Copied from Realscreen - The Digital Report Card session at the 2014 Realscreen Summit. Photo: Rahoul Ghose

Xbox, Conde Nast discuss ‘wild west’ digital landscape

Execs from FremantleMedia, Condé Nast, Xbox and Upwave convened at the Realscreen Summit in D.C. to discuss the success of original content in the digital landscape.
January 28, 2014

Executives from FremantleMedia, Condé Nast, Xbox and Upwave convened at the Realscreen Summit to discuss the success of original content on digital platforms.

The ‘Digital Report Card’ session, held on Monday, revealed that producers behind these initiatives are still figuring out how to cater content to a digital landscape, which was described by one speaker as being the “Wild West.”

Moderated by Trium Entertainment founder and CEO Mark Koops, the panel consisted of FremantleMedia North America exec VP of digital content Gayle Gilman, Condé Nast Entertainment Group exec VP of programming and content strategy for digital channels Michael Klein, Xbox Entertainment Studios head of unscripted programming Ari Mark, and Upwave exec producer Chris Vivion.

“You still have to do a lot of work to build YouTube audiences,” said Vivion, whose company develops original video for shows such as The Tim Ferris Experiment and Cook Your Ass Off. He added that the best approach is to put content everywhere and let audiences know it’s there.

“The value comes in making as many eyeballs see the content as possible,” he added.

Mark, whose team at Xbox announced an unscripted deal with Lightbox in December, insisted that digital forays necessitate a frontier that was previously inaccessible.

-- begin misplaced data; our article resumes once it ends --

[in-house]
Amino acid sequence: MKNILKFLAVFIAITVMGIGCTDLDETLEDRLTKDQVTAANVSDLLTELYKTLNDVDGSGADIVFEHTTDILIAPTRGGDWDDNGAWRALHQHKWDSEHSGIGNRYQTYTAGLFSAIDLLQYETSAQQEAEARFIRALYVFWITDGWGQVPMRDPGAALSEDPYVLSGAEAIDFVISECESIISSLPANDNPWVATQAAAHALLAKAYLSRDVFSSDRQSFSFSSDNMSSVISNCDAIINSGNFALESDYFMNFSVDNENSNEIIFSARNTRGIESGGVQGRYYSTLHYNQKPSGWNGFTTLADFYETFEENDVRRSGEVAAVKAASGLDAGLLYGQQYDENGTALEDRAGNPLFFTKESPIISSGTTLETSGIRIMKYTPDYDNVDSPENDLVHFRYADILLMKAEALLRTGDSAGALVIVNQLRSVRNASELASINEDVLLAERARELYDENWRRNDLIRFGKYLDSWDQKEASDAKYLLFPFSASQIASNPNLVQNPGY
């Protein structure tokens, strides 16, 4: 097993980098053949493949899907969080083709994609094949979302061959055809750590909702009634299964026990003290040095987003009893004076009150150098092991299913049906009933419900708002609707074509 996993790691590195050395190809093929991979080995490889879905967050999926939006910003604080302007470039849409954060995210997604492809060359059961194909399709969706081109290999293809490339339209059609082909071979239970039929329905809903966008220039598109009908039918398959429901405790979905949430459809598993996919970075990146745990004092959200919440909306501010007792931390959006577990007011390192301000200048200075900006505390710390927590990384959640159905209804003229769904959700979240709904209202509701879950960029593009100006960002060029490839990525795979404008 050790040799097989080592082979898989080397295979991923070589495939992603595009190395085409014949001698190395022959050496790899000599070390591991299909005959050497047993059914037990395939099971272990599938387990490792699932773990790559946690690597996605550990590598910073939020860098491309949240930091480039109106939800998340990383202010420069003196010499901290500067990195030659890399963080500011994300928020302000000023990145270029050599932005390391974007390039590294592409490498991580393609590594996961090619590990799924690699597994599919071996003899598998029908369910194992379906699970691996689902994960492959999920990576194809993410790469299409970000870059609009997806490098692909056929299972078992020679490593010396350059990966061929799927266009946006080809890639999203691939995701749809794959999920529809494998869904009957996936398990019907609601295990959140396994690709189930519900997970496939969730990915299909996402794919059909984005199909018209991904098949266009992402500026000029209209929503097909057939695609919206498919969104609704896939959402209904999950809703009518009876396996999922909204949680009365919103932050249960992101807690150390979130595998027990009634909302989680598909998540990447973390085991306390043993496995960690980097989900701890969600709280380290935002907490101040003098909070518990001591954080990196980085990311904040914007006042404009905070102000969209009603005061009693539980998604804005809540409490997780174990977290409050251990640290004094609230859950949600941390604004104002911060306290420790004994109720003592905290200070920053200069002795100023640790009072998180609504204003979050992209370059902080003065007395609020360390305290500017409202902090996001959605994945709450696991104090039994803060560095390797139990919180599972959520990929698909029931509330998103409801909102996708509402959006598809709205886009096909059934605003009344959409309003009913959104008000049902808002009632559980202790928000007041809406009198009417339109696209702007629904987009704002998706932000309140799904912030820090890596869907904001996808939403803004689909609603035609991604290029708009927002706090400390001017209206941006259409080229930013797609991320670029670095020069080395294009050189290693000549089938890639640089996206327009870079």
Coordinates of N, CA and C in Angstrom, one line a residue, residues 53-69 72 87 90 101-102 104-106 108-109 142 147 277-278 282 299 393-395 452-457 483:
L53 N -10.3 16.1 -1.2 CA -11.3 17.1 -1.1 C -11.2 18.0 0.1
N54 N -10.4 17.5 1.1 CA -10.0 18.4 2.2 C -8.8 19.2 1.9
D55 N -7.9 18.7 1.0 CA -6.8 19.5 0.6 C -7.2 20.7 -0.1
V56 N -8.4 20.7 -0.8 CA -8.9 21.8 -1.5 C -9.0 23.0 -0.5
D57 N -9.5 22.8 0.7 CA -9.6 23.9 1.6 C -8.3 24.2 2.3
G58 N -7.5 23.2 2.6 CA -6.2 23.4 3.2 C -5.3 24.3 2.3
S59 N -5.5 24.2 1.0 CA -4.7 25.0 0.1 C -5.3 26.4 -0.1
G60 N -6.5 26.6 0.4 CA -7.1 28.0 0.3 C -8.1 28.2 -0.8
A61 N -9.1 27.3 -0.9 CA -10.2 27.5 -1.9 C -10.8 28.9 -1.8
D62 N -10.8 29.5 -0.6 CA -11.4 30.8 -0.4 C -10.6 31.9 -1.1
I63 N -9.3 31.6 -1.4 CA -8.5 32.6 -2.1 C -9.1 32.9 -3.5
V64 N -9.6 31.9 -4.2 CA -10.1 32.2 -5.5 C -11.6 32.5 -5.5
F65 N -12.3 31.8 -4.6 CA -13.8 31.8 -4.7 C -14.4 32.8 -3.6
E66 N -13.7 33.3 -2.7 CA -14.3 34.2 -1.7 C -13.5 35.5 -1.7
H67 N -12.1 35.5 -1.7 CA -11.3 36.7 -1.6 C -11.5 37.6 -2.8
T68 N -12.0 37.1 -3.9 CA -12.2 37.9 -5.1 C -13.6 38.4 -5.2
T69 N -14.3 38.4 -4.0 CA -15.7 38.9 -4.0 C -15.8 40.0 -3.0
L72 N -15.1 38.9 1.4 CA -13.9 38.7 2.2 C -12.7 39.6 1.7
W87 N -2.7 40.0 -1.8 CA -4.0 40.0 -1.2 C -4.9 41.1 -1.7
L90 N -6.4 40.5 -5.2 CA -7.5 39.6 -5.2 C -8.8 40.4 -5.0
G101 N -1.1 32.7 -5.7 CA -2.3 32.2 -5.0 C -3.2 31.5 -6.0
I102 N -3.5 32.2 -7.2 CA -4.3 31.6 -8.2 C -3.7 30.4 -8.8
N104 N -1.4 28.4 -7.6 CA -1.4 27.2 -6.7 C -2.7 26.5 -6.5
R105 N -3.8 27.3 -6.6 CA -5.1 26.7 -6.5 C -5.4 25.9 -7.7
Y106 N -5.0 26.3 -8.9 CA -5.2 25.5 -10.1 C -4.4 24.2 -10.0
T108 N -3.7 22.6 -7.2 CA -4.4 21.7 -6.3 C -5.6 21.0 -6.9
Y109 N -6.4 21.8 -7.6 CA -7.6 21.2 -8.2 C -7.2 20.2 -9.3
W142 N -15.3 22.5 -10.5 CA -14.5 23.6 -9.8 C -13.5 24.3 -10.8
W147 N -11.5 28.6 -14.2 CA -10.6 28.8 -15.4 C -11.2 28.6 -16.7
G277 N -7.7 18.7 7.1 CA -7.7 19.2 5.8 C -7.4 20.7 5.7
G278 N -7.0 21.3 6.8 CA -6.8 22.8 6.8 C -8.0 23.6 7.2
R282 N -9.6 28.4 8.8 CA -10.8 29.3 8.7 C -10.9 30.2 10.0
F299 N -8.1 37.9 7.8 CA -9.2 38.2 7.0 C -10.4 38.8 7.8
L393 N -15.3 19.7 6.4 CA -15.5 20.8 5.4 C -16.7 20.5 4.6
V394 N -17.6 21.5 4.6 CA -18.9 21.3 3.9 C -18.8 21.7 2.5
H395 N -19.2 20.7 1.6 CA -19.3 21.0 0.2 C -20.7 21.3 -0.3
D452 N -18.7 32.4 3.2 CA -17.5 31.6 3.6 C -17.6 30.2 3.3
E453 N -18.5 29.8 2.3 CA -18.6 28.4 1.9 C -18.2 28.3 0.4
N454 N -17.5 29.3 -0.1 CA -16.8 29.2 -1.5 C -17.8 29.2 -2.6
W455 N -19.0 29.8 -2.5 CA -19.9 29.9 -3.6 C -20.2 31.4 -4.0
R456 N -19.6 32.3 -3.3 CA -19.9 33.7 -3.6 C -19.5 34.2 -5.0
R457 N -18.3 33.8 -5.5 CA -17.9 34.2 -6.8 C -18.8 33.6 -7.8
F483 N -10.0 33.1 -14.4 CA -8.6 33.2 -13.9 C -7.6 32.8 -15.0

“We can steal from traditional TV and linear TV,” said Mark. “We can throw out the rules and not worry about the clock or format? You’re going to be able to do things that you just can’t do with cable networks. I don’t see a downside.”

Over at Condé Nast, Klein develops filmed entertainment businesses based on the company’s brands, which include GQ, Vanity Fair and Vogue.

“You have to take what makes these brands great and package content,” he said, adding that each brand is very different and audiences for their online channels generally skew a little younger. Ultimately, “any programming led by editorially iconic brands is getting premium audiences,” said Klein.

At FremantleMedia North America, Gilman leads the digital team in creating original content such as online pet destination The Pet Collective and TV project The Crew, which is partnered with

She said that Fremantle has learned how to monetize off of YouTube, which has yielded ample business, but still maintains that “some things should live in TV and some things should live in digital.”

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